I think the story of how we can live a satisfying life is a little complicated. Our behaviour isn’t always guided by what is most immediately pleasurable, and where and how we gain satisfaction is a bit complicated too.
I think a common assumption is that we prefer pleasure to pain. This is probably even our rough and ready definition of sanity: You want more pain in your life? Are you crazy?
I think there is much truth in this. I can’t bring myself to see pain and suffering as good things.
I do think the story is a little more complicated. If we simply prefer pleasure, why we do remember unpleasant things? How come we remember the mistakes we made on that maths test we did in class and not the ones we got right? (We may have achieved 90% and still done dwell on the 1/10th we didn’t get right).
We also delay pleasure. We put off that cup of coffee until we have done the washing up and such things. We can also forgo one pleasure expecting that greater will result. We may decide not to nibble all day because eating a full meal will be more satisfying.
I think all this means that pleasure is not as simple and straightforward as it may seem. There seem to be different kinds of pleasure, we sometimes trade one pleasure off against another, and we sometimes delay one pleasure for a future pleasure.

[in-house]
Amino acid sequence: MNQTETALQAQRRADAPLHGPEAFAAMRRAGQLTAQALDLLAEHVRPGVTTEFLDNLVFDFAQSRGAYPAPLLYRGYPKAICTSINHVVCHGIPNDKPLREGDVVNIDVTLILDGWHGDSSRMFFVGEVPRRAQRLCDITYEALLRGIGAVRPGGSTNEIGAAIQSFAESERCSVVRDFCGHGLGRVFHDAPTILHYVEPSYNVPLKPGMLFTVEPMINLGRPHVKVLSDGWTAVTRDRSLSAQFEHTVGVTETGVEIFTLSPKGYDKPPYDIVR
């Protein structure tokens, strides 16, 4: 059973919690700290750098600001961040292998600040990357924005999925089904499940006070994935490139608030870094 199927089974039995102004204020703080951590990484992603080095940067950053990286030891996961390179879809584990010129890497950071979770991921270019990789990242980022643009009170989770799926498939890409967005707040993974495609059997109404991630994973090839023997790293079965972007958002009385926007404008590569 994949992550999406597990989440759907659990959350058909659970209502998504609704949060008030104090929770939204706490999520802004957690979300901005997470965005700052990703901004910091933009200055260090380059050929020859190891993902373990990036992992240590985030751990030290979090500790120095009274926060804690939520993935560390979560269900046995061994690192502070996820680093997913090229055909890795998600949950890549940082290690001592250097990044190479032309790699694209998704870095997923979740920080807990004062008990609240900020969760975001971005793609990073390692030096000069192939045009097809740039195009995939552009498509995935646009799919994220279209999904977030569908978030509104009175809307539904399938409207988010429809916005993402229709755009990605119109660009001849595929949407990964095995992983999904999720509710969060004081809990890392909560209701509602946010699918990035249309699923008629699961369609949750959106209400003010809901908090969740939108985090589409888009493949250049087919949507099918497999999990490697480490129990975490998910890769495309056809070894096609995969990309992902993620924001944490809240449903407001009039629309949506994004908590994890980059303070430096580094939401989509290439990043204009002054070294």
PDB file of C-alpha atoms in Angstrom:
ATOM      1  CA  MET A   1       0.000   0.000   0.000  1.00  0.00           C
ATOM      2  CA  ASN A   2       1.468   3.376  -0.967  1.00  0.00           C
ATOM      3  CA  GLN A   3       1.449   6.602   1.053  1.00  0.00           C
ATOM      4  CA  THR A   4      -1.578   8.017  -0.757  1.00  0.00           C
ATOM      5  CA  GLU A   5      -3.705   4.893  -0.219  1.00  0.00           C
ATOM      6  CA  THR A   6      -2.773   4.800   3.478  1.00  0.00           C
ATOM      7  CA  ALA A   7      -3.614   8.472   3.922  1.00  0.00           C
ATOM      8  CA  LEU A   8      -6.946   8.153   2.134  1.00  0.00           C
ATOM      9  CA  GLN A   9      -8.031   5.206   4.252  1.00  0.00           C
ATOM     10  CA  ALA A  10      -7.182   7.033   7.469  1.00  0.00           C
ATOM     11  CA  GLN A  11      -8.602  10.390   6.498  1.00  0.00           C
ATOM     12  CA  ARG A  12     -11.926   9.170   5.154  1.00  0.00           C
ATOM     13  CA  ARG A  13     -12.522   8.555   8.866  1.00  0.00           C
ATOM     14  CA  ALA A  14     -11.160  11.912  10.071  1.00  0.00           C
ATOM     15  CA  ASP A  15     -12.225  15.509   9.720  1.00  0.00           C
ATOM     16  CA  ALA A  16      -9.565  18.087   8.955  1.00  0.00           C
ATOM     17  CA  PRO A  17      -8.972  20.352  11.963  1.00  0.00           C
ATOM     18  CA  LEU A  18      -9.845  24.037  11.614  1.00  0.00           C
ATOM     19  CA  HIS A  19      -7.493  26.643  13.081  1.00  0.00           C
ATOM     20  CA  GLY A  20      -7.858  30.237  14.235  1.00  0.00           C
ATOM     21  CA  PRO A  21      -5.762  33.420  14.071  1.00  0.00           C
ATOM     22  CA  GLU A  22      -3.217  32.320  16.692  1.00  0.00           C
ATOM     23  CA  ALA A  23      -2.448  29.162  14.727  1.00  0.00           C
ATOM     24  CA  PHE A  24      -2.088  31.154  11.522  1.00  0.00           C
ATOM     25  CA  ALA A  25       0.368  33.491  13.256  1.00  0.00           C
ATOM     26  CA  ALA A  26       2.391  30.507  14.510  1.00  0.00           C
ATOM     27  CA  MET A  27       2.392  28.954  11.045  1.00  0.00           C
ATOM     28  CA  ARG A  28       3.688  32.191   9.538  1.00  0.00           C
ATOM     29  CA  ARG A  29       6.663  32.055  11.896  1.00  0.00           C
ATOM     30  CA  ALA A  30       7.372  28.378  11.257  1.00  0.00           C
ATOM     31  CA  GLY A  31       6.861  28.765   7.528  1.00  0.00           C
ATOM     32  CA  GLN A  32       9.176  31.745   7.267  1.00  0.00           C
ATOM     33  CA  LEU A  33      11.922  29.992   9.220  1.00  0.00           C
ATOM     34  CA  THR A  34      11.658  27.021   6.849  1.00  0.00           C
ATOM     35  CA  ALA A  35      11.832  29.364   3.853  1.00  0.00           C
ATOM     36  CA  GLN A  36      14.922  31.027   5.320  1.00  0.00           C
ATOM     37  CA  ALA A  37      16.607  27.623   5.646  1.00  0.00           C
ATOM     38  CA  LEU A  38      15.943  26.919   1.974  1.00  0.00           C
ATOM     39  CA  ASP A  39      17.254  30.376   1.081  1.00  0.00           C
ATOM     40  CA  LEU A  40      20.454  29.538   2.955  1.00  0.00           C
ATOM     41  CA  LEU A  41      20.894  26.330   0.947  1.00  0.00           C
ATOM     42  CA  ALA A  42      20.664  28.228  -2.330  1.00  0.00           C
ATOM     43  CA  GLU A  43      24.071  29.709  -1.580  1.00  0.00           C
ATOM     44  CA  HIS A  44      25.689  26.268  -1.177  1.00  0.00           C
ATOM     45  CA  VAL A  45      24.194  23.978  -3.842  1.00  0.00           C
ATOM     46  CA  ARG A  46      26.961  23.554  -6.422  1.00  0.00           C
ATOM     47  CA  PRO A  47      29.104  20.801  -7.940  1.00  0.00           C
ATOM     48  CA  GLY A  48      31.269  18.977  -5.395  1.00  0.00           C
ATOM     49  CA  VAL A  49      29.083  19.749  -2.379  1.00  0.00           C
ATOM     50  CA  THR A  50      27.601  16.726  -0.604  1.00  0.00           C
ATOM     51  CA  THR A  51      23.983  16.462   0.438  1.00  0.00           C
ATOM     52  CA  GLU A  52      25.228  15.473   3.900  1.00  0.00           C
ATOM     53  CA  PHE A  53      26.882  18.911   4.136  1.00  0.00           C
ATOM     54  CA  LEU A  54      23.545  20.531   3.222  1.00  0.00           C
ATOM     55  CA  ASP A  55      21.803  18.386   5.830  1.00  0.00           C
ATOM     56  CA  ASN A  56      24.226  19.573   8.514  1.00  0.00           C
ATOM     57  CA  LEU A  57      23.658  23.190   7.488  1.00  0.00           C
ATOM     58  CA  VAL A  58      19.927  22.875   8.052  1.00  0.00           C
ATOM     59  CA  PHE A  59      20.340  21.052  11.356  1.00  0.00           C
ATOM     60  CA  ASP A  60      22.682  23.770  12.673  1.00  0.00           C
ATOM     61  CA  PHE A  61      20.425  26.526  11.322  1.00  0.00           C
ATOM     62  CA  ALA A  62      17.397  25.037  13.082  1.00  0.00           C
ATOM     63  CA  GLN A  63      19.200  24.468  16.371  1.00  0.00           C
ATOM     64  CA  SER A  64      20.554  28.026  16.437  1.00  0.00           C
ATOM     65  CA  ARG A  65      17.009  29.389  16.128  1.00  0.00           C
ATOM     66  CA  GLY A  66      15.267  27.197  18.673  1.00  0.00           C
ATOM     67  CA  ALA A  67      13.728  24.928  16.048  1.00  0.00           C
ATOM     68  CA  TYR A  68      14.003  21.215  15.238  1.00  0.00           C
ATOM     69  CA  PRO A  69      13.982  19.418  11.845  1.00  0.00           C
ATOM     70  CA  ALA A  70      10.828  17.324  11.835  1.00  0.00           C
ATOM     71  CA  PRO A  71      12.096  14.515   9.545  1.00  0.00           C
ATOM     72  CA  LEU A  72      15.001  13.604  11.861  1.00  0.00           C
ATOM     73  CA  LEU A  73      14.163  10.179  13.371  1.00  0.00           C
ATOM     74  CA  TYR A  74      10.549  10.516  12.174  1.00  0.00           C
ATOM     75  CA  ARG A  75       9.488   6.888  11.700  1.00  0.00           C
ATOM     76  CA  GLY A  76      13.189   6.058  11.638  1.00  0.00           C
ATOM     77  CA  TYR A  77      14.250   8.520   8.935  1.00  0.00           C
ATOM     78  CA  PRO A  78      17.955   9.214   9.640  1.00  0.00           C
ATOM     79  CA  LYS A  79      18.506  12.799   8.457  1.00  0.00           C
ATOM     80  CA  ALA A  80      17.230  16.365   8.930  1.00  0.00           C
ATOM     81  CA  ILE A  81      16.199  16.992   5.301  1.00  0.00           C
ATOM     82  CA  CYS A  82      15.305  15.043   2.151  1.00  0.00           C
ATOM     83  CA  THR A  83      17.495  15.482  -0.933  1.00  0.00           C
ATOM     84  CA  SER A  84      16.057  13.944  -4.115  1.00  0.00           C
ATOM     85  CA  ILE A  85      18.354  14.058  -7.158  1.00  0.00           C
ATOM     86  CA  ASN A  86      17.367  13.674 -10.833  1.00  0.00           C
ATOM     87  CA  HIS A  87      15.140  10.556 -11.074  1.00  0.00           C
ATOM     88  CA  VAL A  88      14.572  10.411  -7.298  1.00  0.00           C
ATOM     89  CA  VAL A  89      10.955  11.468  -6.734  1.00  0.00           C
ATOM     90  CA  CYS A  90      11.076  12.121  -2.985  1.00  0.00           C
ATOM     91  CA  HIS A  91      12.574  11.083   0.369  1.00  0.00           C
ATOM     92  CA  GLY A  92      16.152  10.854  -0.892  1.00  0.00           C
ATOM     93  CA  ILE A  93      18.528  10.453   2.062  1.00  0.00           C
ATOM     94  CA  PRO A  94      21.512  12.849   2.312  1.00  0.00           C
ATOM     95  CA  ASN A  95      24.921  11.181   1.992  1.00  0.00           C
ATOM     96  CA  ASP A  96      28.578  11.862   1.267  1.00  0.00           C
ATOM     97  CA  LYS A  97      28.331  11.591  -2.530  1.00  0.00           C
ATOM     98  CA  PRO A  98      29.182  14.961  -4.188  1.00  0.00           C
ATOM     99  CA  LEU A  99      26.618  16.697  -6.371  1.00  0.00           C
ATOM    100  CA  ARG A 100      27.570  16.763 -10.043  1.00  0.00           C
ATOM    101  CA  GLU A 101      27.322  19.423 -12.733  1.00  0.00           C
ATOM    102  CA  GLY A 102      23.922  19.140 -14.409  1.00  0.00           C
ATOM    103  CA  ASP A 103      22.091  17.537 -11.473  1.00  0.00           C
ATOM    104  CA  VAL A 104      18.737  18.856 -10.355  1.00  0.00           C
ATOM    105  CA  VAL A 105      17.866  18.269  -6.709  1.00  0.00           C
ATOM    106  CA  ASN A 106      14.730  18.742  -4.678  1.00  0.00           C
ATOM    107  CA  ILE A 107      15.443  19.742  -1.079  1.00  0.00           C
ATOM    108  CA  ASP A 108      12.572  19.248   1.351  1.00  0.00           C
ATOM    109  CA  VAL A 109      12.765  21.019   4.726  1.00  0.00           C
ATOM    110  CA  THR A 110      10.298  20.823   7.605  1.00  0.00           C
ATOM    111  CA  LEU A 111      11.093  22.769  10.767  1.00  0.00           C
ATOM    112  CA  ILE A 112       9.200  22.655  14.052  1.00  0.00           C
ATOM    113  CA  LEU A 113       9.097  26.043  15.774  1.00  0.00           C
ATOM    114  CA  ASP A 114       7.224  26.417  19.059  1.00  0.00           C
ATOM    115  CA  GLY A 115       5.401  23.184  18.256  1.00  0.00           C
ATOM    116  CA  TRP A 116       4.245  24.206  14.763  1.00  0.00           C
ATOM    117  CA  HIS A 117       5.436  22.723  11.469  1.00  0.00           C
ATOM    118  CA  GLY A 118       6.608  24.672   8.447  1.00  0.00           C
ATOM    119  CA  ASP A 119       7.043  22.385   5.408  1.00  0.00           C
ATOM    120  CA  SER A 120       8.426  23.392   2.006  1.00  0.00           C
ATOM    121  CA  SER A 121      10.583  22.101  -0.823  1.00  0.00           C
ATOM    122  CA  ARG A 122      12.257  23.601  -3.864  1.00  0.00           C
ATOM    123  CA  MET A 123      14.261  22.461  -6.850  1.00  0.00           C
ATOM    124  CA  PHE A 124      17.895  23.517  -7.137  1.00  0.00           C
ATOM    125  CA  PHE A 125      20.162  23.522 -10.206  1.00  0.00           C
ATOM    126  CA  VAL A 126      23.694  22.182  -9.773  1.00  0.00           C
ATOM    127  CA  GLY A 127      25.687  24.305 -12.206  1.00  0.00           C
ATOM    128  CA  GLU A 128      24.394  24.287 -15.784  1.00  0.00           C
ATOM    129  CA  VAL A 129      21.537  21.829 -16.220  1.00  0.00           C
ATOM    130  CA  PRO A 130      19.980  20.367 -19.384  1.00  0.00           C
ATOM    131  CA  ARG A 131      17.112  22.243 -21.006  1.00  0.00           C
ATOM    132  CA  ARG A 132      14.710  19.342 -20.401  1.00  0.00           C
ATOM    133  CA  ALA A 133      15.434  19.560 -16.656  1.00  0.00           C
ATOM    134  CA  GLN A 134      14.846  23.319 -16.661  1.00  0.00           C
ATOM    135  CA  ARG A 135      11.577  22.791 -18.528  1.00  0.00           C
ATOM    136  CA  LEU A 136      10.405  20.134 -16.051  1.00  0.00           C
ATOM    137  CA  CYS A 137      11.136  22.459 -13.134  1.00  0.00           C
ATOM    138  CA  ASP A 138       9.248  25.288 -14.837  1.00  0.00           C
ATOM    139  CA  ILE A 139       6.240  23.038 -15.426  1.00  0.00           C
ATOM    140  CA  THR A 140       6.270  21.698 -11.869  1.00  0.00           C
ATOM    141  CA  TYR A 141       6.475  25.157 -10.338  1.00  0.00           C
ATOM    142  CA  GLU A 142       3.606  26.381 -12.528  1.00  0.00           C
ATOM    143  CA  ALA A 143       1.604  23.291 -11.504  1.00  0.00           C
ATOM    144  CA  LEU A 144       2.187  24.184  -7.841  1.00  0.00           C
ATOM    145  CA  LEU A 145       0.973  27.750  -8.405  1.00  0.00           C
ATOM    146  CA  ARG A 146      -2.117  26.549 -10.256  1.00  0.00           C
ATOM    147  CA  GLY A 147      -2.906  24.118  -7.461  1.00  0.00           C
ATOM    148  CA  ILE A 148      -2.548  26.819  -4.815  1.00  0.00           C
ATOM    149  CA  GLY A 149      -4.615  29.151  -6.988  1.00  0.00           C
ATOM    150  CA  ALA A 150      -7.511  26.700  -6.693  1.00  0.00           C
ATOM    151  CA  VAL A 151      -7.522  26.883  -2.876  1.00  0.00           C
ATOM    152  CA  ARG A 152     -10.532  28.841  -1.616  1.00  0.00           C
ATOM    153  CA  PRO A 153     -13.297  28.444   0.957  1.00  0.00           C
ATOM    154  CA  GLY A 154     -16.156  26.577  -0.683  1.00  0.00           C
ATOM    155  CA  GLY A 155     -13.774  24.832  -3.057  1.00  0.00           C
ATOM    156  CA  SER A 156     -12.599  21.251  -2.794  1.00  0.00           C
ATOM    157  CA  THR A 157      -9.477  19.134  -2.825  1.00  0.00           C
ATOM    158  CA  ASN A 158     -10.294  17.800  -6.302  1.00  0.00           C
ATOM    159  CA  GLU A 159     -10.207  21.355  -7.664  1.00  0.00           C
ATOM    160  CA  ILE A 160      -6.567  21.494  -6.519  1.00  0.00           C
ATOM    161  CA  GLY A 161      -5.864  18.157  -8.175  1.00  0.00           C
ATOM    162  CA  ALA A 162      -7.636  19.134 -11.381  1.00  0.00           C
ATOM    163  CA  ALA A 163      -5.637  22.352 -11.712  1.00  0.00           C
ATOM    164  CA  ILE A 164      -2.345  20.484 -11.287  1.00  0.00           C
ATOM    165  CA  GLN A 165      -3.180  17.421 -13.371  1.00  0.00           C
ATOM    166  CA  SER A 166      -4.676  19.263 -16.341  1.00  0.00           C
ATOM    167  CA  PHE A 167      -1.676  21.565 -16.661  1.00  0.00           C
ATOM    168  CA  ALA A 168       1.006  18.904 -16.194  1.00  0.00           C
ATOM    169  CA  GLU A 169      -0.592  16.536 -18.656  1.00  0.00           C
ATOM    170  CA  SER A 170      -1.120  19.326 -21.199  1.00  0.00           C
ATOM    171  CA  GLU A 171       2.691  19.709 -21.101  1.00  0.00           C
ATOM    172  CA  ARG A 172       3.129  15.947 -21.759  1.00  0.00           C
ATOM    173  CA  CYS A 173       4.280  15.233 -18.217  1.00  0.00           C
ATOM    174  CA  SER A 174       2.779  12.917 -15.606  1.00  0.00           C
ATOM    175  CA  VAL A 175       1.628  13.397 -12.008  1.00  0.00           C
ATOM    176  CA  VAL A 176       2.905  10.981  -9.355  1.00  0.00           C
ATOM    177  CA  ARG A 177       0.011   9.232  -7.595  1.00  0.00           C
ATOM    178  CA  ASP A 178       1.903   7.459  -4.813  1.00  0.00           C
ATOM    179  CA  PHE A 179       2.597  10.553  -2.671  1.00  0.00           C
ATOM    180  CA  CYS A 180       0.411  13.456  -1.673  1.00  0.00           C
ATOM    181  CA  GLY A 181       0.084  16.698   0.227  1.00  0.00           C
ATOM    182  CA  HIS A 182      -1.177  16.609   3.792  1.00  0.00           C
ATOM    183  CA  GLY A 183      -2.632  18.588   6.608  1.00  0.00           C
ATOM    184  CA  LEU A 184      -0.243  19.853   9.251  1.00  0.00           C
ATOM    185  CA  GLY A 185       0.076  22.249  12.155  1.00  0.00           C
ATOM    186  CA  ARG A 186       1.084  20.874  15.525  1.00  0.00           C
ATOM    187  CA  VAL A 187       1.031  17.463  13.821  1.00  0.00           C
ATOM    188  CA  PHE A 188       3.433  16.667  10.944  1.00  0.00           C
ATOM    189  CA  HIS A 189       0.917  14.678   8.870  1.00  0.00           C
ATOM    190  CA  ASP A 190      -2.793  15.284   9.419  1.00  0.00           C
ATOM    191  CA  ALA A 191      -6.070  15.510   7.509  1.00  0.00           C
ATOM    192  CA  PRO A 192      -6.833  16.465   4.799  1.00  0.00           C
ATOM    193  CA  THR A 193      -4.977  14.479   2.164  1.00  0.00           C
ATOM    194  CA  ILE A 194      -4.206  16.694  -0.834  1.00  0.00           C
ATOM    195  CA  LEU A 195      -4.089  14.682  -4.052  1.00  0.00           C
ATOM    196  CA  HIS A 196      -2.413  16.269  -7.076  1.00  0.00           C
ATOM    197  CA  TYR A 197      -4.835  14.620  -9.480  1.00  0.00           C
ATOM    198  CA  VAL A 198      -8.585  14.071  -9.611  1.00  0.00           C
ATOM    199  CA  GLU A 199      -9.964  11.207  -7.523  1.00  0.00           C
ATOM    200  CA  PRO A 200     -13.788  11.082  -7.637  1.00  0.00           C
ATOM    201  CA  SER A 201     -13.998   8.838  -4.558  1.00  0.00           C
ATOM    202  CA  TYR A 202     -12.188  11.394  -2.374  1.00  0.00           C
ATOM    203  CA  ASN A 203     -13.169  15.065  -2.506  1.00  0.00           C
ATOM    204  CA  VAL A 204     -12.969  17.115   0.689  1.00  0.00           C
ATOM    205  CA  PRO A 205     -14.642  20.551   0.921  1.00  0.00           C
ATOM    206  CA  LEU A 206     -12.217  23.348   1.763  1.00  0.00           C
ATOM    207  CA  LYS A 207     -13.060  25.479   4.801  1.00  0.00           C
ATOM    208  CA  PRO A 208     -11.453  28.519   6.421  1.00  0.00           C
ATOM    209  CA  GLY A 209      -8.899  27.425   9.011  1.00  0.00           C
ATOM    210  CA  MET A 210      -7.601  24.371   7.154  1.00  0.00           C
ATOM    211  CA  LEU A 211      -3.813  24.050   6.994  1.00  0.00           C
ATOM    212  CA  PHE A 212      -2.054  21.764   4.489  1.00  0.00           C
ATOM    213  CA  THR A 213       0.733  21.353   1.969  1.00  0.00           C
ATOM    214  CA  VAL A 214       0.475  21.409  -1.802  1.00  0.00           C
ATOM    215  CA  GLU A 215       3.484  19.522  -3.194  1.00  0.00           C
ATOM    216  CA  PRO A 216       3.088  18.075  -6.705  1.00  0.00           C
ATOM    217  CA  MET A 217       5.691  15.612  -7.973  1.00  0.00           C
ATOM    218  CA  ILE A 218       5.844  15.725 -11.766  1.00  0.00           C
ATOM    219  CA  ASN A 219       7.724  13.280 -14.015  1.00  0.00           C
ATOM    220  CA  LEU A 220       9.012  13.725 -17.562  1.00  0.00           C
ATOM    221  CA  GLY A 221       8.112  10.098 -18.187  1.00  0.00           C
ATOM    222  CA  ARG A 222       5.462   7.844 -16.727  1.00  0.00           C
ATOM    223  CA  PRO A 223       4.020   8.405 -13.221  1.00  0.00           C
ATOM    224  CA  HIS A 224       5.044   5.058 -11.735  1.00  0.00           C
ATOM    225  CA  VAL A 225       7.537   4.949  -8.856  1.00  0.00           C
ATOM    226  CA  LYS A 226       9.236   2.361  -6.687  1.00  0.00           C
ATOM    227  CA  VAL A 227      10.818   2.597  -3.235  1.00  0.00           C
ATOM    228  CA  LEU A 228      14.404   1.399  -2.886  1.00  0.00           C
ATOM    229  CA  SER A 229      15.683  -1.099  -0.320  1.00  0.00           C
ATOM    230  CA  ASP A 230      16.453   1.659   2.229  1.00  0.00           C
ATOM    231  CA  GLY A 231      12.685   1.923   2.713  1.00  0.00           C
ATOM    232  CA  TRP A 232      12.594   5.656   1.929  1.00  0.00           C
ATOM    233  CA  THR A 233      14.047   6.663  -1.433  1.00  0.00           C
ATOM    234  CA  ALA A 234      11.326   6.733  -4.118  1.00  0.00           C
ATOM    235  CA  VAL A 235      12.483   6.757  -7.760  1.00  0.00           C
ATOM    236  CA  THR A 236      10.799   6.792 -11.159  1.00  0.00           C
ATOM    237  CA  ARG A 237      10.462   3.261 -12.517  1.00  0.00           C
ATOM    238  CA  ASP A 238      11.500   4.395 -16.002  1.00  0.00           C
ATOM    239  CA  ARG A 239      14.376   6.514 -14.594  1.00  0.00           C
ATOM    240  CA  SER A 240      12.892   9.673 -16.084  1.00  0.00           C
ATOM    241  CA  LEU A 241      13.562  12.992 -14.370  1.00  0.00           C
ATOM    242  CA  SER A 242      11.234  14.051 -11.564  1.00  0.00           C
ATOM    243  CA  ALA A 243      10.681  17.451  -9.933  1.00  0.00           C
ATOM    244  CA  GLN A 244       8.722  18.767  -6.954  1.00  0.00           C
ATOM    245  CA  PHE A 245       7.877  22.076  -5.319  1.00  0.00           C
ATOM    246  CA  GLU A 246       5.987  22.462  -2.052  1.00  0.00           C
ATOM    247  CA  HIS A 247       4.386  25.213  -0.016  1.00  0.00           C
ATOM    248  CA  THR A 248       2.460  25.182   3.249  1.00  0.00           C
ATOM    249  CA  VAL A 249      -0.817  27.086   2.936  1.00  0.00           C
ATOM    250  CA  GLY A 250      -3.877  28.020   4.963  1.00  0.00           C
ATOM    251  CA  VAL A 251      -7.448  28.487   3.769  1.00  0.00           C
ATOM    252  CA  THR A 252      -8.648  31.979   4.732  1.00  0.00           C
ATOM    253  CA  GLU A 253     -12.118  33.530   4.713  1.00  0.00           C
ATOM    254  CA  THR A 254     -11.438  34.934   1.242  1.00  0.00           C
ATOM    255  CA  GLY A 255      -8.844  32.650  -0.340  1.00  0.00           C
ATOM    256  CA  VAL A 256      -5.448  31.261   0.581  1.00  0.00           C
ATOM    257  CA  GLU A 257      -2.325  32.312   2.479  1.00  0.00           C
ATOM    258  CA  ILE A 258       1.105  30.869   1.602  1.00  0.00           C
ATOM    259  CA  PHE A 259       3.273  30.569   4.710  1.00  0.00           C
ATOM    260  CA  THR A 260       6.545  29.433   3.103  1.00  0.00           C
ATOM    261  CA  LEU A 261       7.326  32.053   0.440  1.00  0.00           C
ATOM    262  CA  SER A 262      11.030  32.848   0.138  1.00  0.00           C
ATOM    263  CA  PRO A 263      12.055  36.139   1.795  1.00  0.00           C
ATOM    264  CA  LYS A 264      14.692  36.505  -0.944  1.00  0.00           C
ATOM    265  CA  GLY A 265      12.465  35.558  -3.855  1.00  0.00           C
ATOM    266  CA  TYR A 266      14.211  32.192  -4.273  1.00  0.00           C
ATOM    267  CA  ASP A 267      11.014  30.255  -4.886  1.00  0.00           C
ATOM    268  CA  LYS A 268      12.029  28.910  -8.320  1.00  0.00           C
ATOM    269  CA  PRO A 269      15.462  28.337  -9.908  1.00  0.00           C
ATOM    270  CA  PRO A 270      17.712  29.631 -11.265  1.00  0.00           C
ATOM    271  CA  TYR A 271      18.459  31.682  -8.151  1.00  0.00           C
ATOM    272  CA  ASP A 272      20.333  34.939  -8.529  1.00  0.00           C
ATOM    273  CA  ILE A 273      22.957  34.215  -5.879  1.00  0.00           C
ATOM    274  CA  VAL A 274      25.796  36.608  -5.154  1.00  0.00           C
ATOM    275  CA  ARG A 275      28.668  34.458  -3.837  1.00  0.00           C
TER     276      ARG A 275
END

I think a common way we see the world is that we have desires and needs that are met by ‘stuff’ out there ‘in the world’.
There is much truth to this I think. We are hungry and so start making a meal, and then eat it with enjoyment.
Once again I think the story is a little more complicated. Firstly there is the matter of internal satisfaction — we get the ‘stuff’ that satisfies us from inside rather than outside. For me ordering my thoughts and making sense of them can be delightful. When we reminisce, there is the pleasure of remembering. Our needs and desires are not met only by what is ‘out there’ but sometimes by what is ‘in here’.
With this simple model of ‘desire and needs in here’ satisfied by ‘the world out there’ we can have frustration. Sometimes the world doesn’t co-operate with our wishes: what we want isn’t obtainable by us. This can lead to the particular desire being seen as unrealistic or, more radically, seeing desire itself as a problem. It can also lead to a search for ever more powerful ways to modify my situation to my satisfaction (the pursuit of ever more powerful technologies of one kind or another).
However, we and our situation are not easily separated. We make the meal we want — and in so doing shape the ‘world out there’ to our satisfaction (if we can). Most of us also accommodate the world: we usually find a way to live with what cannot be altered. (Sometimes a situation is too awful to be endured and so people do choose to end their lives more or less actively.) We both shape our situation and shape ourselves to fit in as well.
Usually we can shape our situation to some extent. It is rarely that our only option is how to respond to the inevitable.
The world ‘out there’ is not entirely fixed; it is usually modifiable by us to some extent.